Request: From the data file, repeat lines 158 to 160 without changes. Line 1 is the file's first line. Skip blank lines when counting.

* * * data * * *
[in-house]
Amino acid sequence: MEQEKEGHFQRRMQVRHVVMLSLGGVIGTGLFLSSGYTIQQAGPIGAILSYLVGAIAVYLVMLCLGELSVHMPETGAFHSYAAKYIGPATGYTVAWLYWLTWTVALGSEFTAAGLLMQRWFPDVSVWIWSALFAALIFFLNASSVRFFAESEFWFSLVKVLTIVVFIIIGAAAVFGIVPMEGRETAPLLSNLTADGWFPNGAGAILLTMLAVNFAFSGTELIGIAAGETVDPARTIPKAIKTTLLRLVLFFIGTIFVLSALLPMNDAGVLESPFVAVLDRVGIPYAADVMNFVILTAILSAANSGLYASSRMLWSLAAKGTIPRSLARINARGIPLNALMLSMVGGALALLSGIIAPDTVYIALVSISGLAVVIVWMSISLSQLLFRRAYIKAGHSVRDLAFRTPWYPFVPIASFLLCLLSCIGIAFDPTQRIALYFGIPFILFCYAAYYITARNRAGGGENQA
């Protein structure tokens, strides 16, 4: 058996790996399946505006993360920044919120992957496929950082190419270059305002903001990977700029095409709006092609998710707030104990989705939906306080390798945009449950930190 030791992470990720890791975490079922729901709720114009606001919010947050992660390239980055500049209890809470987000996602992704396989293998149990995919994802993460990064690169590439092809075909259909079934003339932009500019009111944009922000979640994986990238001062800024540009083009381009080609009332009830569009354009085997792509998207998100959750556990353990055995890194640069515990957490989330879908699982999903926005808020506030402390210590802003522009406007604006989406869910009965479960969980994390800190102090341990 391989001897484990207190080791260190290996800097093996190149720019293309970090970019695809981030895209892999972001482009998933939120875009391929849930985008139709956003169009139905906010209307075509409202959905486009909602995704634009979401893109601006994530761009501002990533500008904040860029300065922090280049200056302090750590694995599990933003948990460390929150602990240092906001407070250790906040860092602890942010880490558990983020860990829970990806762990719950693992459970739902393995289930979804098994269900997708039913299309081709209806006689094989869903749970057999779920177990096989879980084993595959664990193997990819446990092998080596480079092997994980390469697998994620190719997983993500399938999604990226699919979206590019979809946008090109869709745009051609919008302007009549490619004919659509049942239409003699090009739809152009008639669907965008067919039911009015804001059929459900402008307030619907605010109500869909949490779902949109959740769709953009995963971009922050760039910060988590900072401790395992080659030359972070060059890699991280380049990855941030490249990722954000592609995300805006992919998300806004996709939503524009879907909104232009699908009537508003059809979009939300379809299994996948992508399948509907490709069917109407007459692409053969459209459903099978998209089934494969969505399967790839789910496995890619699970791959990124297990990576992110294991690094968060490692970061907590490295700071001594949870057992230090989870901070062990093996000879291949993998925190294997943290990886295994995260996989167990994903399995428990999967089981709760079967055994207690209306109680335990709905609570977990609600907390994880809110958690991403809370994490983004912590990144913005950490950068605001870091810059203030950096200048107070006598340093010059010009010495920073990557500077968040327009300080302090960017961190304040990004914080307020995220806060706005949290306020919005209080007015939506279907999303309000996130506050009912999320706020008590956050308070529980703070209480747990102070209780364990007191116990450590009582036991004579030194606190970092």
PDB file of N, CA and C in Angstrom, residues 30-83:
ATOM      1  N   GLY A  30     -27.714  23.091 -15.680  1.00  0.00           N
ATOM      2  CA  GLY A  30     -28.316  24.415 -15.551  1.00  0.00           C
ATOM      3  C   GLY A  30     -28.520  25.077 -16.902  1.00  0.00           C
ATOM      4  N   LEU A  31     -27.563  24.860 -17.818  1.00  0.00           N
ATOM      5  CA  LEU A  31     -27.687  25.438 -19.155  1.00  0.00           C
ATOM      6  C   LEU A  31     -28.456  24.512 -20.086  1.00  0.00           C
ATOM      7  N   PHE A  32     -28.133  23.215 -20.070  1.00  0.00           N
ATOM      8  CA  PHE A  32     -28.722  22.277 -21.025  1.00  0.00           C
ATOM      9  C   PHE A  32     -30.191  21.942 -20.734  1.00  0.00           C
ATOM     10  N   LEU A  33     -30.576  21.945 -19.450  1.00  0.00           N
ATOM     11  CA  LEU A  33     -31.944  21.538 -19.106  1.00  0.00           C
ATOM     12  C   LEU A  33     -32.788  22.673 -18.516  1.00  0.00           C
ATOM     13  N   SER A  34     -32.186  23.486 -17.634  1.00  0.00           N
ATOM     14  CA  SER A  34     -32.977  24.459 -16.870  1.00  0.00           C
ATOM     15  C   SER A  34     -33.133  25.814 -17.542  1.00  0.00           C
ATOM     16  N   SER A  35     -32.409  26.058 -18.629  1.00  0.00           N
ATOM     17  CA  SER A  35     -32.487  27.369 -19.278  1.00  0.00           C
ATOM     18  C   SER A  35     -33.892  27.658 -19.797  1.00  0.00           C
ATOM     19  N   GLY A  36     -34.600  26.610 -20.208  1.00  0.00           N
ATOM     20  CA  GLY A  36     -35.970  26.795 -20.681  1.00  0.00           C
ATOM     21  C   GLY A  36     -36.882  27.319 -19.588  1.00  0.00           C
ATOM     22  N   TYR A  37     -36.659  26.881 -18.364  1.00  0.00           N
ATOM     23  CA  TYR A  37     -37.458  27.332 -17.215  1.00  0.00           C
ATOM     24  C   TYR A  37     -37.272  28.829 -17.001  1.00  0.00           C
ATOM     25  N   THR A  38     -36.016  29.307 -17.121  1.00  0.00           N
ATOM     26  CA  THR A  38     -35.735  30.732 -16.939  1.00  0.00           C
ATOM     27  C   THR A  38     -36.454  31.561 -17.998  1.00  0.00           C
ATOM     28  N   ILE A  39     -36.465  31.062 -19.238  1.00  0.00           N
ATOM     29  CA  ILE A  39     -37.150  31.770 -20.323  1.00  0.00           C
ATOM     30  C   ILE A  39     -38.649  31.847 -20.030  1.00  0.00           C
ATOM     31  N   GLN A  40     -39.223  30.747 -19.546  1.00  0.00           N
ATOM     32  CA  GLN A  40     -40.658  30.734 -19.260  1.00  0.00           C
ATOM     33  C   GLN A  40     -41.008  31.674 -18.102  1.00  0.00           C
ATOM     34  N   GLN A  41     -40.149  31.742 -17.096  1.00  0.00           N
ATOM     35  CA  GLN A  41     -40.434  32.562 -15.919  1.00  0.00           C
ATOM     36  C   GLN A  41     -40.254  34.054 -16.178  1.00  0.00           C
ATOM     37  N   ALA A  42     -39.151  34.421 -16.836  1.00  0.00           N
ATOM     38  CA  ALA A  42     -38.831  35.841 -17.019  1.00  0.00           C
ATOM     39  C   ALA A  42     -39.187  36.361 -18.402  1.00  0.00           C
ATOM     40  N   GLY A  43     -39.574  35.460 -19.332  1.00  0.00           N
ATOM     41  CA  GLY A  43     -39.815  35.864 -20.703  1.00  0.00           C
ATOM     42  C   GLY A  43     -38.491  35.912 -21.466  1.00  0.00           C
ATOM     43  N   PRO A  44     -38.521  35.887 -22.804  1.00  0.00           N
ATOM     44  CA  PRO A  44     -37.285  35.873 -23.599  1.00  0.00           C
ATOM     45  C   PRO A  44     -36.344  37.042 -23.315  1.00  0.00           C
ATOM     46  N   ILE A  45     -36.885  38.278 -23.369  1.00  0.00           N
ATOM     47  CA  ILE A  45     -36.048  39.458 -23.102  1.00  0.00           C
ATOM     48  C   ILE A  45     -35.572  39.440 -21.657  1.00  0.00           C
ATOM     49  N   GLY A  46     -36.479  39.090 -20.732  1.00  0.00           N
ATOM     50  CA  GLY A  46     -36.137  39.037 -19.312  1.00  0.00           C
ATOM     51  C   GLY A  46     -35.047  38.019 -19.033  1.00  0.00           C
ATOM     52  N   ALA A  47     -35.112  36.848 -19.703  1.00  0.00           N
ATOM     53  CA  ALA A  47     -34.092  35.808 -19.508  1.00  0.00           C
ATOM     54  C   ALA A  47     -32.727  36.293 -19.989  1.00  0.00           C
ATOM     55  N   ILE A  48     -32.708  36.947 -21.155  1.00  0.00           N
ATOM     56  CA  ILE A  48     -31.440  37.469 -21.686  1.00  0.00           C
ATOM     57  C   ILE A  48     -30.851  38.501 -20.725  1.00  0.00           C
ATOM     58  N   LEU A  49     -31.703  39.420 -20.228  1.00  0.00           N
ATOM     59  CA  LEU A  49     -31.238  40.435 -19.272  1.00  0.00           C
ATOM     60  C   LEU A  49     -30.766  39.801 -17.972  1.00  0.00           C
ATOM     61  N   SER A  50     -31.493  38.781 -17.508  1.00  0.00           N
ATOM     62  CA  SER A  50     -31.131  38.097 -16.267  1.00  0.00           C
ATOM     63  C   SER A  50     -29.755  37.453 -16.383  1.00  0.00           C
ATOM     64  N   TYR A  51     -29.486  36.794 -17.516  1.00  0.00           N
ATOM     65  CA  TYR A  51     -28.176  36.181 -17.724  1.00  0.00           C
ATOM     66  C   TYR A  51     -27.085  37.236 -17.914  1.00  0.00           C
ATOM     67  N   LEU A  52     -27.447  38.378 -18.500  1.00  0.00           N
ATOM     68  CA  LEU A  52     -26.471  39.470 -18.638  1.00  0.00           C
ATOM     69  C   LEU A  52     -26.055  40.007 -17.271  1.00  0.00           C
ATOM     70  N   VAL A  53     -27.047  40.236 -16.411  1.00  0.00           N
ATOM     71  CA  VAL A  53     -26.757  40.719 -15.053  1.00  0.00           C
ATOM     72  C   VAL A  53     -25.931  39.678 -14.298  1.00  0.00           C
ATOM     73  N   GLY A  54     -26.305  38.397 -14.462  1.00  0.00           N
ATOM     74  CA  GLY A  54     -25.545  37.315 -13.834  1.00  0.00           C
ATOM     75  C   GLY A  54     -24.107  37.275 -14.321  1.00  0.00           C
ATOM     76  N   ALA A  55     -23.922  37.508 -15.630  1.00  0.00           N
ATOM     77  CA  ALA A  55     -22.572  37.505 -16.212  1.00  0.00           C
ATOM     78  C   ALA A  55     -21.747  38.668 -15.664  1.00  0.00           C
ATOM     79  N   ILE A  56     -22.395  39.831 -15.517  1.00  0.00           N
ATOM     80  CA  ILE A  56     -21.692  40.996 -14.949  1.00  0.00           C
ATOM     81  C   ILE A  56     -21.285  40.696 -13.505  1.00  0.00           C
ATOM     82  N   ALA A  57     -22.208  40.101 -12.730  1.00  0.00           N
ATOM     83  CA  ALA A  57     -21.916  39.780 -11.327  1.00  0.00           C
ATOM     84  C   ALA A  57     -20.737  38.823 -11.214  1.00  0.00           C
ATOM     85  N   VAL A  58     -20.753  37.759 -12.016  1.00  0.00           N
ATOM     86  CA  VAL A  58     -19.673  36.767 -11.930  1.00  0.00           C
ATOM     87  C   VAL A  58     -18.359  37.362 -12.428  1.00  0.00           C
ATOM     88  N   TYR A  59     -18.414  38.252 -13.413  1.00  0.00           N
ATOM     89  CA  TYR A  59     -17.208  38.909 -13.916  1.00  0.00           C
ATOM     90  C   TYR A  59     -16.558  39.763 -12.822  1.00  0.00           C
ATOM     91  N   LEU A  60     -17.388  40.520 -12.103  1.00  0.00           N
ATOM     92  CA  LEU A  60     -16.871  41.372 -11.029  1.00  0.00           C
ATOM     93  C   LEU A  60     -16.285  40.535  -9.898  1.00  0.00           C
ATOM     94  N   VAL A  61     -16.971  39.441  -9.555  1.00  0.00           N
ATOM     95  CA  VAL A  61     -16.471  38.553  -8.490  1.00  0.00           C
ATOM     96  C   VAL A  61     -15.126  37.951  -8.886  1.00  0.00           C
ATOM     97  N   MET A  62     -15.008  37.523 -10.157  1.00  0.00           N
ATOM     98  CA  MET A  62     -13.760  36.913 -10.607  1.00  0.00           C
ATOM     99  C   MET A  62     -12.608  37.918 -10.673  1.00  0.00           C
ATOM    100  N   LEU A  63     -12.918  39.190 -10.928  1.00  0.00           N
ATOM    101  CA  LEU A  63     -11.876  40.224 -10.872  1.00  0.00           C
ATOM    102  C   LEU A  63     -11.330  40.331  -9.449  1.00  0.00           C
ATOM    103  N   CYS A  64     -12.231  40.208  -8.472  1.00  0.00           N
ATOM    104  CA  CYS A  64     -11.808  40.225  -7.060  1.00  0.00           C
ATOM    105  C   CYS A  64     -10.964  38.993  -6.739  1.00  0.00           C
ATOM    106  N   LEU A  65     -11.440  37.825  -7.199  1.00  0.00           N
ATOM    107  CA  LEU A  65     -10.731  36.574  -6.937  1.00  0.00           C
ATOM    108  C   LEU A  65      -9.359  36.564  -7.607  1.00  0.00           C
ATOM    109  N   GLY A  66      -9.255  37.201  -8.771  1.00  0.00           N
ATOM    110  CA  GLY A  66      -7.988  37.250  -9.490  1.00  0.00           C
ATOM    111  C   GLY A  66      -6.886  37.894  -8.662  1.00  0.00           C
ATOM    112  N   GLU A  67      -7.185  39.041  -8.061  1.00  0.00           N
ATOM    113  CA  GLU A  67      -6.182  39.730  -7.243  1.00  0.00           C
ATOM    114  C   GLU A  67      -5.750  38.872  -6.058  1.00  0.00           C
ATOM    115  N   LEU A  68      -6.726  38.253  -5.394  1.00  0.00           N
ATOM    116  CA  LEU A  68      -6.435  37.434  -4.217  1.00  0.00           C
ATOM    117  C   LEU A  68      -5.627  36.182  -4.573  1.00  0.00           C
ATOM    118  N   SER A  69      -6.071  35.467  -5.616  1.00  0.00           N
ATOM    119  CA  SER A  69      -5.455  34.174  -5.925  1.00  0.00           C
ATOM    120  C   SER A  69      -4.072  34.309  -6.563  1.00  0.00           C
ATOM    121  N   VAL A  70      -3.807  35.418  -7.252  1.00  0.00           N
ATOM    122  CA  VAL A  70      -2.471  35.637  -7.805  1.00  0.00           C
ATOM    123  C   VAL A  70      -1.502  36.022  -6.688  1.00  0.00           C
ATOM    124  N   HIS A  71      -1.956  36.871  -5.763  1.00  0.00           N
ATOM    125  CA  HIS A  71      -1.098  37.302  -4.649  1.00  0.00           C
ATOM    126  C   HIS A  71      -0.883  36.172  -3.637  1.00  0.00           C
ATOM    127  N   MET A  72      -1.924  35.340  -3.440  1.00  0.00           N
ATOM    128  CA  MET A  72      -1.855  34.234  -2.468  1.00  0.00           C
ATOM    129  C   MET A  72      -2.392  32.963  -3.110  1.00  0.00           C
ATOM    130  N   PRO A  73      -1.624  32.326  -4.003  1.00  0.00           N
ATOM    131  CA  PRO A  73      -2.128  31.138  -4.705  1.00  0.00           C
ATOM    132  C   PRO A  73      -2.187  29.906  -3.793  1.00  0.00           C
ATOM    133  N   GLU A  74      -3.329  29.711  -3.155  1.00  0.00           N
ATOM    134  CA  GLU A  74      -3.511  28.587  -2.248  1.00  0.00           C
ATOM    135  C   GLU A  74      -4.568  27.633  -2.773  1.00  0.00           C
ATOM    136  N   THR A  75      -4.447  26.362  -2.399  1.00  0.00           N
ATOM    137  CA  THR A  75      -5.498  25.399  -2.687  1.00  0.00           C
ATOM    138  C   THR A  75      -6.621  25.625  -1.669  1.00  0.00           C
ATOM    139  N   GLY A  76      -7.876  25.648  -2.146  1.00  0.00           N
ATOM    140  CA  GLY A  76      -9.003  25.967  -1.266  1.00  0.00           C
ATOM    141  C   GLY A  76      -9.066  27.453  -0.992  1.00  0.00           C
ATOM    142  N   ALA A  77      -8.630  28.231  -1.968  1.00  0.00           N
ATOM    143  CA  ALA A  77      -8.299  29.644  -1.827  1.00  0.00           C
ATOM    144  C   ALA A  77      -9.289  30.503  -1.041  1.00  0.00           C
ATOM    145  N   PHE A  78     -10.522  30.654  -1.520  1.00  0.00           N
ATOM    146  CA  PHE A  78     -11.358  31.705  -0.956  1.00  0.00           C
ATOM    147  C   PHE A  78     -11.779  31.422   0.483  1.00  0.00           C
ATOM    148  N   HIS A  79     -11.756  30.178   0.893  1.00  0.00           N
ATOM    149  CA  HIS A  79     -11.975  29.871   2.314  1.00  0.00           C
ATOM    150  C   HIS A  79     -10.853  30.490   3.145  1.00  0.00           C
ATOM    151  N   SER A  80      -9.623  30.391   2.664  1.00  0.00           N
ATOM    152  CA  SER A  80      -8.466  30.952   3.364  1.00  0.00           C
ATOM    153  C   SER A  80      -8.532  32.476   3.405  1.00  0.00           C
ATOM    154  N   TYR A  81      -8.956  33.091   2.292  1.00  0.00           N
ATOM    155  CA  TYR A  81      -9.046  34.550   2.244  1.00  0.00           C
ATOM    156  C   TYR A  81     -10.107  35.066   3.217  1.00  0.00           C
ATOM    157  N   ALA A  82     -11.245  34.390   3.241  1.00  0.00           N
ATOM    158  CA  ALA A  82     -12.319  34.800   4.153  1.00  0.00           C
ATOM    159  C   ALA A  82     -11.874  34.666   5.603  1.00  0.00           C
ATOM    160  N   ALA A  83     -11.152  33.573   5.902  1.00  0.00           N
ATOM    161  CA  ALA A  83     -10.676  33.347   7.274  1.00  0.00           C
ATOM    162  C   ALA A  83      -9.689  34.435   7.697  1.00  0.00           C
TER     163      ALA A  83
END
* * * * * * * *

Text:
ATOM    154  N   TYR A  81      -8.956  33.091   2.292  1.00  0.00           N
ATOM    155  CA  TYR A  81      -9.046  34.550   2.244  1.00  0.00           C
ATOM    156  C   TYR A  81     -10.107  35.066   3.217  1.00  0.00           C